But these tallies aren't all that is different between the bills. The Democratic approach is to increase access to health care by imposing government mandates, which in turn would raise costs. The Republican approach is to lower costs, which in turn would increase access. Thus, the Republican bill would meet both of the widely stated goals of health-care reform: It would decrease the number of uninsured and lower the costs of health care. The Democratic bills would address the number of uninsured at the expense of exacerbating health costs.
The 1,500-plus-page Democratic bills would result not only in higher taxes but higher insurance premiums. The 219-page Republican bill would make health insurance more affordable for everyone, across the board.
It would do so by allowing Americans to purchase health insurance across state lines and letting them shop for the best values from coast to coast; allowing small businesses to pool together to buy insurance; allowing private entities to follow the Safeway cost-cutting model of offering lower premiums for healthier lifestyles (which the federal government currently--amazingly--limits); and by preventing the runaway malpractice lawsuits that force doctors to practice costly defensive medicine. Despite felling forests of trees, the Democratic bills would do none of these four things.
The Republican bill would "allow" where the Democratic bills would "require." The former would increase personal freedom; the latter would restrict it.
For the small minority of Americans who are uninsured because they have prohibitively expensive preexisting conditions--last estimated in a federal government survey as well under one percent of the population--the Republican plan would create Universal Access Programs to expand and reform state-run high-risk pools. Such programs would guarantee that all Americans, regardless of preexisting conditions or past illnesses, would have access to affordable care, without needlessly raising health-care premiums across the board.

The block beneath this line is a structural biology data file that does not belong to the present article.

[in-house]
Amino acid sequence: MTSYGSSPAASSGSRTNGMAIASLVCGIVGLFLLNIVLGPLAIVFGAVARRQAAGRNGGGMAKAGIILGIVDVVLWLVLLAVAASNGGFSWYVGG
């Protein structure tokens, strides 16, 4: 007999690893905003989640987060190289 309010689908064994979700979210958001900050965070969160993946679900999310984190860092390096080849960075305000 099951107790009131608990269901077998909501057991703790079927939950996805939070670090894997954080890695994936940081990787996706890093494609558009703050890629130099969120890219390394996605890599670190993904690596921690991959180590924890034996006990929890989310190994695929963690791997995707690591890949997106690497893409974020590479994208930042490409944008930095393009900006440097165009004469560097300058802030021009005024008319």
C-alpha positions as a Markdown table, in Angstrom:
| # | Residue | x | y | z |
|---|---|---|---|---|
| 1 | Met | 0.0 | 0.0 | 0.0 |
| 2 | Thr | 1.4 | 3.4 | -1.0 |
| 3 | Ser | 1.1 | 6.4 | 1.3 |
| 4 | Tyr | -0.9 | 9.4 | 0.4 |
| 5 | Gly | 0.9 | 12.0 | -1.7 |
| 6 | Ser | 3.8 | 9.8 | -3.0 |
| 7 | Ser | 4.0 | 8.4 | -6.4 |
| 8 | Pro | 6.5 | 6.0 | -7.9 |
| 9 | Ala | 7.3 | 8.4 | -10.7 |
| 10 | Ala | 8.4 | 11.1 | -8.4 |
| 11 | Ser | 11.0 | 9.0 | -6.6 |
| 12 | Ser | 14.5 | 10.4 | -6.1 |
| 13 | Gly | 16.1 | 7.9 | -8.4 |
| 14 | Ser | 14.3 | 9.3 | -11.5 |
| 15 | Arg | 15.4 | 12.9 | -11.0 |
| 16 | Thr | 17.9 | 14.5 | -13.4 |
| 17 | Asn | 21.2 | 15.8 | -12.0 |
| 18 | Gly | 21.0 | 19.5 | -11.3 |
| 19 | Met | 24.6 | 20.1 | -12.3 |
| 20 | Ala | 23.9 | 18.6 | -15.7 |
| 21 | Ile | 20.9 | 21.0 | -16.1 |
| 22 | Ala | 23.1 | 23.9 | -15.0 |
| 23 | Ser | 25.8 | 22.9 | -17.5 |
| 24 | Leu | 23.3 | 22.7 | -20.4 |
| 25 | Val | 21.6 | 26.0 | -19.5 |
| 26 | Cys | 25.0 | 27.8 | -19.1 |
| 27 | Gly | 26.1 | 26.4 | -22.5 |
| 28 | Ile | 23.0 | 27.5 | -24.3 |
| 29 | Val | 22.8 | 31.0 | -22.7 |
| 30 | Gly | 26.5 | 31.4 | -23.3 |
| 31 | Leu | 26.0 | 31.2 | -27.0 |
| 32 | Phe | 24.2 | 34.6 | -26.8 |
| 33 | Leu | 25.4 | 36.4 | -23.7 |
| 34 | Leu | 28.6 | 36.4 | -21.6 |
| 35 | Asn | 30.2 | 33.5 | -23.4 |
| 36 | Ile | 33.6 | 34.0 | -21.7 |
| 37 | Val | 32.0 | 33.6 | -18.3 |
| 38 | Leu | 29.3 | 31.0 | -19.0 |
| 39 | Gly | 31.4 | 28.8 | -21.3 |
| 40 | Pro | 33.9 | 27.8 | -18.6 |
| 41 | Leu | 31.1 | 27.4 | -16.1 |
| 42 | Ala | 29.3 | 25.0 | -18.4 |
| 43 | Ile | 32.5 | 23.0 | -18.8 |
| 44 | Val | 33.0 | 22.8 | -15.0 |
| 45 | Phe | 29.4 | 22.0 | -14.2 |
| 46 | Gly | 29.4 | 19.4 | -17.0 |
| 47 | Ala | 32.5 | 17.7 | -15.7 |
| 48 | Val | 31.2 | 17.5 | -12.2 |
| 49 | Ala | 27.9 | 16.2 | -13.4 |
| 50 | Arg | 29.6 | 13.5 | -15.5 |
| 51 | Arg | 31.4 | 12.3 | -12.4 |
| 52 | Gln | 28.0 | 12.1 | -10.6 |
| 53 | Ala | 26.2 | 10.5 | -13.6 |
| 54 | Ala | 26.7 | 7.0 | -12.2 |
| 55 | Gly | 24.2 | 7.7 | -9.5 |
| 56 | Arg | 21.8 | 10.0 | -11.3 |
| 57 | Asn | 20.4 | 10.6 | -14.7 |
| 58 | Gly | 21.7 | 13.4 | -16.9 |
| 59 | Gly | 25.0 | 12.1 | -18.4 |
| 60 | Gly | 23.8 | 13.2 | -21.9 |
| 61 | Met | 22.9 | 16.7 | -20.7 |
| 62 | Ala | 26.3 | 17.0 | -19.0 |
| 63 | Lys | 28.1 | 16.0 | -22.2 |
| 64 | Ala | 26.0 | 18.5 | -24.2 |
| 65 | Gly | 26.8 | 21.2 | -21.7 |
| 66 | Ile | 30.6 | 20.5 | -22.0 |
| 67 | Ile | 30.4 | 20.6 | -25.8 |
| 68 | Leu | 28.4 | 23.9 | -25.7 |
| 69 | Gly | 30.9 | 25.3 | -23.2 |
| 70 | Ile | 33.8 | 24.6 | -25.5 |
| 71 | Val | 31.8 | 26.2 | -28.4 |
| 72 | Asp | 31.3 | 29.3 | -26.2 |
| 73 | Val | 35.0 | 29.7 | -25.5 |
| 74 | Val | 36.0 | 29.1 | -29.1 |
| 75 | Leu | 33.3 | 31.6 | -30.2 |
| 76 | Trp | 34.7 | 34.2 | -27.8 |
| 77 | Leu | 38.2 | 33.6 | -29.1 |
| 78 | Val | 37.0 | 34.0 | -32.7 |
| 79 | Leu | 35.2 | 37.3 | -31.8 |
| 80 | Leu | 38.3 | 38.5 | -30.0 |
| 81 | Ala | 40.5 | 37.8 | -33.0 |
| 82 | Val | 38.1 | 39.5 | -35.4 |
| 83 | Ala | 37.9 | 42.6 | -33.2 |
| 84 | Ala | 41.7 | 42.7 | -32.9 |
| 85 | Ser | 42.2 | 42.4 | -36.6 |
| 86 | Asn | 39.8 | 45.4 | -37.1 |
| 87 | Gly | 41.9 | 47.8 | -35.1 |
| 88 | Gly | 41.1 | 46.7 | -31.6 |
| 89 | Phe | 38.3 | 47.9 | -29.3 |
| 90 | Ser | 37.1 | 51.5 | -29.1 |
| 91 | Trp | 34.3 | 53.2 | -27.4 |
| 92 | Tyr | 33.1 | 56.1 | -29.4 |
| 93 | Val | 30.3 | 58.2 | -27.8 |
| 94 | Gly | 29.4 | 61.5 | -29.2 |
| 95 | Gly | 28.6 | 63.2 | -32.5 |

Furthermore, the Republican bill would start right away. The Democratic bills wouldn't kick in until after the next presidential election--although their "10-year" costs include the three years during which they would lie dormant. (So the Democrats are really offering seven years for the price of ten.)
The massive Democratic bills would entrust an entity that can't keep an eye on $60 billion with much greater control over our entire health-care system.
The Republican small bill, on the other hand, wouldn't dramatically increase government spending or control; wouldn't raise taxes, deficits, or insurance premiums; and wouldn't siphon money out of Medicare. Instead, it would keep our privately run health-care system in place, provide sensible and targeted reforms, and adhere to a guiding principle of medicine: first, do no harm.
If anyone doubts whether the Republican tally of $60 billion in new spending is enough to address our nation's pressing health-care concerns, remember this: That's seven times more than the combined annual profits of America's ten largest insurance companies. You can do a lot with $60 billion a year--if you don't lose it.
Mr. Anderson, director of the Benjamin Rush Society, was the senior speechwriter for Secretary Mike Leavitt at the U.S. Department of Health and Human Services.